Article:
Hearing that article reminded me of how many iterations some of the technology has gone through. Remember 45's, LPs, reel to reel tapes, 8 – tracks, cassettes, CDs and their necessary players? Each used its own technology, that was not compatible with the prior equipment. The information these various technologies kept for us was always valuable, but it soon became a supreme hassle to transfer the information across various platforms.

I still remember hearing a lecture by the famous American psychologist, Urie Bronfrenbrenner, speak on campus once. I was so intrigued that when I found the radio station had taped the presentation, I wrote for a copy. I received, gratis, a copy of the presentation on a six inch reel of tape. I listened to it many times. When I left my home behind, I still knew where it was, on the shelf in the closet along with a box of other audio tapes I had always wanted to digitize. My little brother said he would take care of all that material for me, take digital pictures of my art on the walls, everything. Then he flipped, called it all junk and threw out or gave away everything.

It is very strange to have so much of the results of your past interpreted as trash and then similarly disposed of. Like being eviscerated as a public form of execution, as used to be done in England. Things that are important to you, stuff you have made or collected are infused with a large part of yourself, are very publicly disdained and belittled then discarded. It used to be difficult to gradually lose control of my body, I got used to that. It is still difficult to be “cared for” in a facility that can't settle on exactly what caring for someone means on a surface as well at a deeper level. I'm reconciling that one with some difficulty. But to have your own brother promise to be caring and helpful in relation to your possessions then casually dispose of them, and afterwards claim that he had no choice, there was too much “junk” and not enough time. Well, duh! What do you think I did with the last forty years? Sleep, eat and work?

The premise of Dr. Brofenbrenner's presentation comes clear to me even now. That people learn to care for one another through being cared for themselves. Just receiving food and shelter alone is not enough. There has to be a connection, when we are new born it can be physical as touching and being cuddled. As we grow older it can be verbal interactions, giving one the space to be themselves rather than being rendered into an object to be manipulated.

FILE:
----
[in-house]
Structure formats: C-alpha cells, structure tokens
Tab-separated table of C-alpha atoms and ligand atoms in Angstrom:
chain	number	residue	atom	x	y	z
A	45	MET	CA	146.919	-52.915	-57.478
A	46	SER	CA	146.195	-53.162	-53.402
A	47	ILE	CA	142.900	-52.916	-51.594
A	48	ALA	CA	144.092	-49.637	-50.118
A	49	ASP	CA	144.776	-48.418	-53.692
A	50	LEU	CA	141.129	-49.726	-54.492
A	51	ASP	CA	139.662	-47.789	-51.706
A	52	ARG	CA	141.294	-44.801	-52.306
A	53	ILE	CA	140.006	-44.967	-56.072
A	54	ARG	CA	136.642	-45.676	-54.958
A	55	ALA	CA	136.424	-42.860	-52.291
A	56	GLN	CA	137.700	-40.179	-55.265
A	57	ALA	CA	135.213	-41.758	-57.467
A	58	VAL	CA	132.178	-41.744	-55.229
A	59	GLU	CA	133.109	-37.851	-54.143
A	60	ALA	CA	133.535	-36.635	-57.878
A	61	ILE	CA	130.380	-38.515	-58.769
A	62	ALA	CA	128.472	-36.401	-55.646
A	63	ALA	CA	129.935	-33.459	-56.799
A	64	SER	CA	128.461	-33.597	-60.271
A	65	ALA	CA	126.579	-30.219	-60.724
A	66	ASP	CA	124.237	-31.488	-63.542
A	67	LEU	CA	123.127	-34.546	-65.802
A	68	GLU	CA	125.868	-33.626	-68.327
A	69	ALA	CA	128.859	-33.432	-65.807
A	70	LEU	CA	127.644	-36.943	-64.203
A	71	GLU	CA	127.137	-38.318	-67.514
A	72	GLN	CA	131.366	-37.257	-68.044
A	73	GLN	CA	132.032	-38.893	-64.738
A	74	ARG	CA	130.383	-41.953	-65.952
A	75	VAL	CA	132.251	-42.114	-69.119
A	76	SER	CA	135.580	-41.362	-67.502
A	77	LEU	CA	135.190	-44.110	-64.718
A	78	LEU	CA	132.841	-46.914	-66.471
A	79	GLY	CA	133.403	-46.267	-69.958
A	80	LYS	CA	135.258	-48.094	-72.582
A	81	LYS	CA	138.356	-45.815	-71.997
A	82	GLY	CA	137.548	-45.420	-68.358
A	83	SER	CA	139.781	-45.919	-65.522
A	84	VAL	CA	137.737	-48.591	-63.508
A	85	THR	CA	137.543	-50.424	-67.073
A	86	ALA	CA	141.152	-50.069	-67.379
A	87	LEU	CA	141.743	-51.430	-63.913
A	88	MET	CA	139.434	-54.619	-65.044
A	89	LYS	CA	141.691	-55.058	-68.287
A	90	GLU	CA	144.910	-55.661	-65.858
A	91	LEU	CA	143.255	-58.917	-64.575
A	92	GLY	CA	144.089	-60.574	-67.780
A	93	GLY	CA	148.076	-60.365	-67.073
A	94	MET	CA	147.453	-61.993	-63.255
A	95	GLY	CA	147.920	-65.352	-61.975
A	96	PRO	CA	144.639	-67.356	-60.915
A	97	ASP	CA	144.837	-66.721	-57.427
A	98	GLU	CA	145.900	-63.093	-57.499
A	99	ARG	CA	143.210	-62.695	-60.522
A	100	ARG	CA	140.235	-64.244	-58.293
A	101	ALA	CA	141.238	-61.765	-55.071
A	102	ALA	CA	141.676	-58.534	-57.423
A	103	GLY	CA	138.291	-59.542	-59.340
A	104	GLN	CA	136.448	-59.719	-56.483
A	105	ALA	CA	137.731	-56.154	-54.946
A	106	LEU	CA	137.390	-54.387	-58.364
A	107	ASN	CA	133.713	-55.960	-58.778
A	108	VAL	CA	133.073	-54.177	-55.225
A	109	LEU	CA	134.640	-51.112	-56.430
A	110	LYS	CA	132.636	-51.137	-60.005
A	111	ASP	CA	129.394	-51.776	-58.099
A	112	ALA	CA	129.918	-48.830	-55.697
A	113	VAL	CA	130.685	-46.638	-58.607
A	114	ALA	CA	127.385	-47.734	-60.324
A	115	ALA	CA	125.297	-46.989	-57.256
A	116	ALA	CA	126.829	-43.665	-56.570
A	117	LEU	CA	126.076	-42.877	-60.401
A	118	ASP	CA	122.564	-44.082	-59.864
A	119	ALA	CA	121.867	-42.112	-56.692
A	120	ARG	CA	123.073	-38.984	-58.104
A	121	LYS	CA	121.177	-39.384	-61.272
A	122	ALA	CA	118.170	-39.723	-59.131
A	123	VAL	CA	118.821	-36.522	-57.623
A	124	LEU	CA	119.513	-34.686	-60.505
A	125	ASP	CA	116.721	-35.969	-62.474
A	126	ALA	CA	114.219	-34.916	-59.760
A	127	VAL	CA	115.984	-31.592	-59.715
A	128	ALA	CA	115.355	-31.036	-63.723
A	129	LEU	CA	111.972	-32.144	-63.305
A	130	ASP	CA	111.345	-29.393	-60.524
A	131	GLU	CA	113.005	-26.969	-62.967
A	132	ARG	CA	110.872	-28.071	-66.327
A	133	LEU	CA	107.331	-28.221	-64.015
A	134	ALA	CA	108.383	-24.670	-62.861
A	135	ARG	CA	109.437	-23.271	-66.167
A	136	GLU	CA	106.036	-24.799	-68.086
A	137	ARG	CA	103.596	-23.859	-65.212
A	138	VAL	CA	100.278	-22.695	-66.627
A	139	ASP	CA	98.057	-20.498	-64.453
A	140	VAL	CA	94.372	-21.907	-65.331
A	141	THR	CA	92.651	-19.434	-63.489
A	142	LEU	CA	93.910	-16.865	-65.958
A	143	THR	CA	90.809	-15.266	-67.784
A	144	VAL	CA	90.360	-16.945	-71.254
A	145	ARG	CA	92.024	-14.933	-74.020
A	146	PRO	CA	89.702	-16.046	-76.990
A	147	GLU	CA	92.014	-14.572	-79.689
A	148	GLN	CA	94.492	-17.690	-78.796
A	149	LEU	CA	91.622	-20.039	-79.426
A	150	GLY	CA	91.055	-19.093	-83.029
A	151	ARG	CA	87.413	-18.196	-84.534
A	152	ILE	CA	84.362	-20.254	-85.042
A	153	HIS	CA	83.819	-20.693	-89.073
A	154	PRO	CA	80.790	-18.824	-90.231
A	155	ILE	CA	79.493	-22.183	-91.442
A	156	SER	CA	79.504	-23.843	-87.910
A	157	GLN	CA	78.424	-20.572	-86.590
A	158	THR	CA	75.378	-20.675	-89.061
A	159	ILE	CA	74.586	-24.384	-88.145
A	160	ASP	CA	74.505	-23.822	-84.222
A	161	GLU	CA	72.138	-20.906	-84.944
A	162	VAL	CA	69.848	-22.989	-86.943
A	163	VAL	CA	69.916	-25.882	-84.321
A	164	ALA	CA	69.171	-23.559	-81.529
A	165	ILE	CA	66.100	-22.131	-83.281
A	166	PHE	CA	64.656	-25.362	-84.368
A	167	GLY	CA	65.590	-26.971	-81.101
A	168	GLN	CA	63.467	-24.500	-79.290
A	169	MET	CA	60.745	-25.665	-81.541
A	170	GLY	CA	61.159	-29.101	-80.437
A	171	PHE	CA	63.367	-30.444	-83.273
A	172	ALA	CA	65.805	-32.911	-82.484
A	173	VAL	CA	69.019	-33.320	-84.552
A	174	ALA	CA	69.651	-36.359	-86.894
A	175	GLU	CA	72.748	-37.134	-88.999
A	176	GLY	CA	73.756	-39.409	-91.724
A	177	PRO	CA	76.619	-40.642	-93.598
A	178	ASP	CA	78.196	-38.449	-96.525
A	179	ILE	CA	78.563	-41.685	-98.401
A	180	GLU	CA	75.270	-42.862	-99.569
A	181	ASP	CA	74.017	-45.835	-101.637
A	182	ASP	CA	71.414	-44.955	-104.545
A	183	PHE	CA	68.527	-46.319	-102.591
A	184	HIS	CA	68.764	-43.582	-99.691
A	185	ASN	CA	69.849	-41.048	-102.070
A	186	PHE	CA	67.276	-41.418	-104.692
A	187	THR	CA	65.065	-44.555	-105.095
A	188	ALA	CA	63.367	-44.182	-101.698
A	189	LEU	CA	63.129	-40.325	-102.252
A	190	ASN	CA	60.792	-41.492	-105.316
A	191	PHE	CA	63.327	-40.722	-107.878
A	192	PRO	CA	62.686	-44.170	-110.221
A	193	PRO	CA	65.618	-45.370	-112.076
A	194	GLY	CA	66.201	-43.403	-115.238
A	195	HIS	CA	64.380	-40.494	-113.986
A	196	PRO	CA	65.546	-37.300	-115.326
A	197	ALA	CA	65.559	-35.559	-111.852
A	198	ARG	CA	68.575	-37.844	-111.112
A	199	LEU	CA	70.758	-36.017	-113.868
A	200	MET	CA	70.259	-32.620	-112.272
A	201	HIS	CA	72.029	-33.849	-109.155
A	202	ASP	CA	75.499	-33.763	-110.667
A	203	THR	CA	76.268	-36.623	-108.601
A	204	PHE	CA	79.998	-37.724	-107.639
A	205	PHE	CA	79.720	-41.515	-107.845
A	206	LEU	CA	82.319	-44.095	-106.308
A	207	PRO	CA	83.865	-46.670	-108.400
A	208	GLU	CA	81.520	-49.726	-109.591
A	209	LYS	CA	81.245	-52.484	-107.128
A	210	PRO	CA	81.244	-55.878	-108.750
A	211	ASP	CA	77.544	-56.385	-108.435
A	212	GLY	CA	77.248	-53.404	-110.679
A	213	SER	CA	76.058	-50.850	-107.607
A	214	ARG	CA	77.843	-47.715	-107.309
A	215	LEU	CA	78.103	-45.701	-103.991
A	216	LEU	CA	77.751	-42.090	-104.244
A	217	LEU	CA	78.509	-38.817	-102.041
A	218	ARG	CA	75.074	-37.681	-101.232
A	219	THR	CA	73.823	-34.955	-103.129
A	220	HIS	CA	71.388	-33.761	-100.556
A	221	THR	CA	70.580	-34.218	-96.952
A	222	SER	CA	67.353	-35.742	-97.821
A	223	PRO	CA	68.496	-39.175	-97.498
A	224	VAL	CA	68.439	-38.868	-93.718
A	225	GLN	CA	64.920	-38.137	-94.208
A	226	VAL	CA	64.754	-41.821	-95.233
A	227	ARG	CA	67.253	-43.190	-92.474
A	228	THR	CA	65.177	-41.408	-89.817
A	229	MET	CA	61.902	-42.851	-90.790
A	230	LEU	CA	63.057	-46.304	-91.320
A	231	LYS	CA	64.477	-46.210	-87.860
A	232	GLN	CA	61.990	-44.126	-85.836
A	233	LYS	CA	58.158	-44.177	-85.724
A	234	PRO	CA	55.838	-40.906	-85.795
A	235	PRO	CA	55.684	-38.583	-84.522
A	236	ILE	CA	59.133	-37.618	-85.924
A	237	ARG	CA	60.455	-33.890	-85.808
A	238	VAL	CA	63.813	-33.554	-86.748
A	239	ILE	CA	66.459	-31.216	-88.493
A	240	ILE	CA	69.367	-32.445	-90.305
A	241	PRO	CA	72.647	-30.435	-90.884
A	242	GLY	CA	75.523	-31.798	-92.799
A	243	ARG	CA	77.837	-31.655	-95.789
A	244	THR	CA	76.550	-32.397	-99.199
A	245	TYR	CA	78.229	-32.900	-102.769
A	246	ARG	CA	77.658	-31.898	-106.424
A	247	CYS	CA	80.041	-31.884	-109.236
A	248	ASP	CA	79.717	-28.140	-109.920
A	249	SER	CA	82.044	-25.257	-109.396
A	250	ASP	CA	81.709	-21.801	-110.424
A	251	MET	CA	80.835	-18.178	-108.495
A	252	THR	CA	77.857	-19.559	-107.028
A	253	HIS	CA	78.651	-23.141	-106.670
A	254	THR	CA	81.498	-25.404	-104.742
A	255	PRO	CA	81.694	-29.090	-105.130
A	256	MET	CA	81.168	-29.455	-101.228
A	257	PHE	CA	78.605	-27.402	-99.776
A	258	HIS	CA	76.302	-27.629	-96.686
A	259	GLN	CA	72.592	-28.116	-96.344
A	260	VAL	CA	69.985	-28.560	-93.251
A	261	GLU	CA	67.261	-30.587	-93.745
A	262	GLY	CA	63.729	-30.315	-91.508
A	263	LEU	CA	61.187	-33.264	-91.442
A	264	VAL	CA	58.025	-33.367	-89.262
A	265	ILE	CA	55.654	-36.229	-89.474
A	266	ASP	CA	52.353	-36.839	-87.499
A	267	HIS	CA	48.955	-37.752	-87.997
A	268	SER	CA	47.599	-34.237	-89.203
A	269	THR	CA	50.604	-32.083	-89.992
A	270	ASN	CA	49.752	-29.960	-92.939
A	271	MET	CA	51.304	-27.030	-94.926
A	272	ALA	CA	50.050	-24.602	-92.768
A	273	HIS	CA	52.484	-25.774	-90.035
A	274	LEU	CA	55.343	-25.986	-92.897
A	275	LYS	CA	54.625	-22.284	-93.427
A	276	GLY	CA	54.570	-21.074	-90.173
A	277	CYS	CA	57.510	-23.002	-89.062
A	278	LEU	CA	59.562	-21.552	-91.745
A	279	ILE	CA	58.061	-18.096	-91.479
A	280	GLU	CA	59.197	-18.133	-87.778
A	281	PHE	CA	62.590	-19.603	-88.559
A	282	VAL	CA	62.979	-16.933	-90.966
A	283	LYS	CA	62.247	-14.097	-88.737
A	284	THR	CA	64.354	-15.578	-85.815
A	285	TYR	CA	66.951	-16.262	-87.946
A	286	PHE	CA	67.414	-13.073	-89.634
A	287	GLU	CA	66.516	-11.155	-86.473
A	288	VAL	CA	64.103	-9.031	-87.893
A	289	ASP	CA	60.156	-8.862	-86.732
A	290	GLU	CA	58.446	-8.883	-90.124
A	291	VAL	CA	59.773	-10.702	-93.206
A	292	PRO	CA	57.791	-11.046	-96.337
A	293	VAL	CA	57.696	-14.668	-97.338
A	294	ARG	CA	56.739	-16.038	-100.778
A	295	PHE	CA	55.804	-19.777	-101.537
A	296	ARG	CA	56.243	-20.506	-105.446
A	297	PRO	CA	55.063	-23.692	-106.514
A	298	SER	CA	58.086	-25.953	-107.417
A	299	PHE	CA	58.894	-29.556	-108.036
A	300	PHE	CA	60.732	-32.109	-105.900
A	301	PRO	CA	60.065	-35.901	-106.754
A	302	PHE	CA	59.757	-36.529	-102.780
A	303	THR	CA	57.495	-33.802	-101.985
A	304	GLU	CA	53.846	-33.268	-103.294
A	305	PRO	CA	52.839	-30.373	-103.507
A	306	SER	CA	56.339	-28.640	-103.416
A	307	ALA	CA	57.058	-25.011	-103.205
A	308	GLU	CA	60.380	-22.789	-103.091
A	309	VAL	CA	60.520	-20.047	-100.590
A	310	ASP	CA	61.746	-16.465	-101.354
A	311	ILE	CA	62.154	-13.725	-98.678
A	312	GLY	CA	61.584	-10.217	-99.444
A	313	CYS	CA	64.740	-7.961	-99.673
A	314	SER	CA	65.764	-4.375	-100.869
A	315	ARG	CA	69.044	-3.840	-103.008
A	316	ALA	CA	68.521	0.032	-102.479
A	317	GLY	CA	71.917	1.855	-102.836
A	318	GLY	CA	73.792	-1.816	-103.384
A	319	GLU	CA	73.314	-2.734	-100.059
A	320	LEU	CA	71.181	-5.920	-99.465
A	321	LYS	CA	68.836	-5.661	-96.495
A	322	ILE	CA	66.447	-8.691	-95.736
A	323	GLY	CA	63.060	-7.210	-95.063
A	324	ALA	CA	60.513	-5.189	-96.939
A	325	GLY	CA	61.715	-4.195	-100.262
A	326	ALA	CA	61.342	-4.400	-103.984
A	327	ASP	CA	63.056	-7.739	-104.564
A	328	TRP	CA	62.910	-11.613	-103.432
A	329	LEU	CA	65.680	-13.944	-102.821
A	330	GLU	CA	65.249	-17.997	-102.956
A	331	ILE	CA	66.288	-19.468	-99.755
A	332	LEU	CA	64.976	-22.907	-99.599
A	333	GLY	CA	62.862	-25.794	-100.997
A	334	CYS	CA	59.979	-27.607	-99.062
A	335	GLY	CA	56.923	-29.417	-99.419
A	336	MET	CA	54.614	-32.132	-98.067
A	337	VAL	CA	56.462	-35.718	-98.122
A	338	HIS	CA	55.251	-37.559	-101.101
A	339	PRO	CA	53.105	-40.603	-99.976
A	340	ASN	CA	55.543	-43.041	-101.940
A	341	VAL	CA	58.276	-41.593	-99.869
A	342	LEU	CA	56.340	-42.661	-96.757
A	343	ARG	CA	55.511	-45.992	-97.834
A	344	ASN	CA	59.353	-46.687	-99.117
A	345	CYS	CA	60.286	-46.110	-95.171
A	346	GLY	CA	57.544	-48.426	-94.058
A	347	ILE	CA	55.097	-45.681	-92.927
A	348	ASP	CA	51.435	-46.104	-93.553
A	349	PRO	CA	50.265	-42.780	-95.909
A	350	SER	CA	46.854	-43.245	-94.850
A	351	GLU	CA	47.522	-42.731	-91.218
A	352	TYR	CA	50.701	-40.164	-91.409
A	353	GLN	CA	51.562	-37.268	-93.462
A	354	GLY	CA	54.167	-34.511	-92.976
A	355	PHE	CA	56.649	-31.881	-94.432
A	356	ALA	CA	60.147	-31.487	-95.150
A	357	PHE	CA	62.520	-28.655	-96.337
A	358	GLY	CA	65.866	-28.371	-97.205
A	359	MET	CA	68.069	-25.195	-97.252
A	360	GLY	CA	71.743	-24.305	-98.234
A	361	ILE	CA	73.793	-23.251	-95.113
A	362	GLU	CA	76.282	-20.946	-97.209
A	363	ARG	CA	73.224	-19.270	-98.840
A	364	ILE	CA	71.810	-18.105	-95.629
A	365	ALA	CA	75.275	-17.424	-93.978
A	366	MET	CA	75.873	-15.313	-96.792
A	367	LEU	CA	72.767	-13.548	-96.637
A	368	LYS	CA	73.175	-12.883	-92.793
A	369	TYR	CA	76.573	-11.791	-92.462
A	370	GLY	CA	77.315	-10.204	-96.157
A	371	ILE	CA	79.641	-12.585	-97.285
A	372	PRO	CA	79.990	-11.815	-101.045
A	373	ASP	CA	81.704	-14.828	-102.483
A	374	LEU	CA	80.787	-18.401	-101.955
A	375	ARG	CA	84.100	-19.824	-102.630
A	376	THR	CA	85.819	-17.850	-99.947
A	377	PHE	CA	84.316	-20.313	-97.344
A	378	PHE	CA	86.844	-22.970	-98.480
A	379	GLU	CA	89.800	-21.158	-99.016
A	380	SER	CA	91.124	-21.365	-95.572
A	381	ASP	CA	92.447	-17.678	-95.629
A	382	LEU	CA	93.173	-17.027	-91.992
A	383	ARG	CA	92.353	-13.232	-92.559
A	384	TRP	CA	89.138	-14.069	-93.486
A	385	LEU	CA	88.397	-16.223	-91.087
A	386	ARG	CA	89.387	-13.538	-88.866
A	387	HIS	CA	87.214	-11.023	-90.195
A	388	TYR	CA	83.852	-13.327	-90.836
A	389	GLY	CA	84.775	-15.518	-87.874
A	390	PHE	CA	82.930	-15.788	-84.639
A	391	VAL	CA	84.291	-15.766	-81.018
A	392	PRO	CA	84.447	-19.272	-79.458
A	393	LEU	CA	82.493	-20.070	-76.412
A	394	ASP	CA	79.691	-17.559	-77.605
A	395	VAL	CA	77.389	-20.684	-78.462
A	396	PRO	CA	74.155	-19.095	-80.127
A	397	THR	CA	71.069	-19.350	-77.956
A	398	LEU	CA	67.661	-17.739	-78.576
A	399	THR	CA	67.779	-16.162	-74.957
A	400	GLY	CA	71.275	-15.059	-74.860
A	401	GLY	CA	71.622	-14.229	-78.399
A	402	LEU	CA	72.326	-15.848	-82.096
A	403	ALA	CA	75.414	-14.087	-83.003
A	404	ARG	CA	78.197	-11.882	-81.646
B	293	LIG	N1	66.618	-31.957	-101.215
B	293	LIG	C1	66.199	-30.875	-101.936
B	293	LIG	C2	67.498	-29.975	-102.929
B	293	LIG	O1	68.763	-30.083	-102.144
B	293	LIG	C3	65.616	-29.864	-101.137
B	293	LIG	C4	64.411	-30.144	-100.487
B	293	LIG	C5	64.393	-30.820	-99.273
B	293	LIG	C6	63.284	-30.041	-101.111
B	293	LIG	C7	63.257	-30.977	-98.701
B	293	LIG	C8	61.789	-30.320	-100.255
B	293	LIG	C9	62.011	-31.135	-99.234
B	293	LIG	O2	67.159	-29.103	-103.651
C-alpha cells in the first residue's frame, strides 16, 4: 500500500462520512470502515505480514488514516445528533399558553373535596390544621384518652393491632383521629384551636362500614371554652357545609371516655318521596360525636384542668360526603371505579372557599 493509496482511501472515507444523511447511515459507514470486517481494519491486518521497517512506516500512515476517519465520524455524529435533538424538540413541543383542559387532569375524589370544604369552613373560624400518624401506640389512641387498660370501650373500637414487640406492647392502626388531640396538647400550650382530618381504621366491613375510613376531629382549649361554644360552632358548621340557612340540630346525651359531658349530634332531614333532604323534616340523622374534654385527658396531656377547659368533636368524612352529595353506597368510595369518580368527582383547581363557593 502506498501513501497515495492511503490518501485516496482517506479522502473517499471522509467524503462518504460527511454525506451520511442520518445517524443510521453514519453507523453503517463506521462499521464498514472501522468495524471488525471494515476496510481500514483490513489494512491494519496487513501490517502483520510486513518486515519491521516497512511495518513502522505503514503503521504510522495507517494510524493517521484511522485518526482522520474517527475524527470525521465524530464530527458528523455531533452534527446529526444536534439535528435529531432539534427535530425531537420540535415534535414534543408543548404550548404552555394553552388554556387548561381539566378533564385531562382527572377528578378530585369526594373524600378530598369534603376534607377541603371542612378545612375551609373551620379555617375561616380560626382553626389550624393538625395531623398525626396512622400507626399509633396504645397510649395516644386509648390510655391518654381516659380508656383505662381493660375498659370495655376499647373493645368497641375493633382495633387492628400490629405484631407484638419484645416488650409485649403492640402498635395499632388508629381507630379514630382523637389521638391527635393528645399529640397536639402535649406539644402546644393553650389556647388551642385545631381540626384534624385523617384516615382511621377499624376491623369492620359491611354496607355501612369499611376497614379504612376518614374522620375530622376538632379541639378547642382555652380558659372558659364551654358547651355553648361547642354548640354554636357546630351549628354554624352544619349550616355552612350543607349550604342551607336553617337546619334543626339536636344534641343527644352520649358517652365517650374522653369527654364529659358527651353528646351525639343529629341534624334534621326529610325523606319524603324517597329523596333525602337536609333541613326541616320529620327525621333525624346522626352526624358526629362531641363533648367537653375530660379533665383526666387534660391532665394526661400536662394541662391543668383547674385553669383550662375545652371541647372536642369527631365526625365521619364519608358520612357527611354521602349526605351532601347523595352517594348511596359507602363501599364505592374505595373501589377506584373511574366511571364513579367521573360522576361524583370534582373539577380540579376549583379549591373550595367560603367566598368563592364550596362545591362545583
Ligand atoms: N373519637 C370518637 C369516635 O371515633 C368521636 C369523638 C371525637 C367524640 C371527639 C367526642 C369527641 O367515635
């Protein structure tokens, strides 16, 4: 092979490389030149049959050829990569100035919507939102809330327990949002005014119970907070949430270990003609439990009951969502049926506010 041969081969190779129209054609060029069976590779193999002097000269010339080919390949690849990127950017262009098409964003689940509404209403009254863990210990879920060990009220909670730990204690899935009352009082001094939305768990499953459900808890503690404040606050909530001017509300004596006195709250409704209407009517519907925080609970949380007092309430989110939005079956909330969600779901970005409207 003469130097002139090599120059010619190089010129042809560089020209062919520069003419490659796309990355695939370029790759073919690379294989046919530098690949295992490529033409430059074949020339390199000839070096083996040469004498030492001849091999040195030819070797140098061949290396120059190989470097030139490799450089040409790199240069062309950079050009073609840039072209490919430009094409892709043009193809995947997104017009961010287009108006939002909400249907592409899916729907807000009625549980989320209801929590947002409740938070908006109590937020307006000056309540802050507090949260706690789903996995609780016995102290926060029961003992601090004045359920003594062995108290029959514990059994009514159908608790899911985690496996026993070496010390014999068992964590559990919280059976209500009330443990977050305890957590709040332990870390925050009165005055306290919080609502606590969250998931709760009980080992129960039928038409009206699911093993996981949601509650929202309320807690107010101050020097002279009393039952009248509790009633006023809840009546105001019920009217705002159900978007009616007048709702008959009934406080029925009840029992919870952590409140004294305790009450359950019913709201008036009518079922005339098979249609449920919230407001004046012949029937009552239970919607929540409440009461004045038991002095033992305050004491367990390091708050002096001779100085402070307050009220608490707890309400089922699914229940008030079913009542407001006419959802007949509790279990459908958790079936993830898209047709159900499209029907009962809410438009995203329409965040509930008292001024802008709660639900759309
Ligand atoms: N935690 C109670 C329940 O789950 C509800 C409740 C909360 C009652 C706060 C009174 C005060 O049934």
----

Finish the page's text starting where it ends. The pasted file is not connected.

News Flash!!!!

I have just been told as my lunch was delivered that due to so many showers being given there won't be enough time for my shower today. If I want, the CENAs might be available to give a bed bath. My choice. ( Hmmm, no shower versus a light rubbing with a damp washcloth, what a deal.) Then to further explain the reasons for being so thoughtfully taken care of, I was told that part of the cause of why they were behind with the showers is that two residents family's are raising a real ruckus with the administration that their family member only get two showers a week. They insist that they each get one shower every day.

So what are the rest of us? An inconvenient after thought!?

My father is out in Colorado enjoying his second home in the mountains. My mother lives in North Carolina. My middle brother lives in Utah. And my youngest brother lives in town and he could care less. I am dependent on the thoughtfulness and concern of others, which as we have seen, is definitely lacking.

I am screwed. Destined to being offered the also ran status, if it is available.

Rejoining the previous thought …

Now having been changed of briefs, they were soaked (somehow the briefs are not designed to capture all the effluent one can generate since the last time they were changed at 4:30 this morning). And the urine soaked sheets and my wet T – shirt have been changed but a washcloth was only dabbed on me during the entire process. I suppose this is the real meaning of a bed bath to some people, but it really does not speak of being clean to me.

It is just this very state of being treated as a chore that has to be dealt with, that makes being here so defeating. No one seems capable of interacting with me without resorting to letting their mind hijack them into thinking through everything. First comes the thought, then comes the behavior. The tyranny of words is that they reduce everything to being so mono dimensional. If it hasn't been thought of, then it doesn't exist. Thoughts rule, feelings are just in the way. Problem is that there is way more to life than just thoughts. Feelings can go on in addition to thoughts. This makes the thoughts more real, more multidimensional. A feeling can enjoin you back into the experience guiding you to true relationships.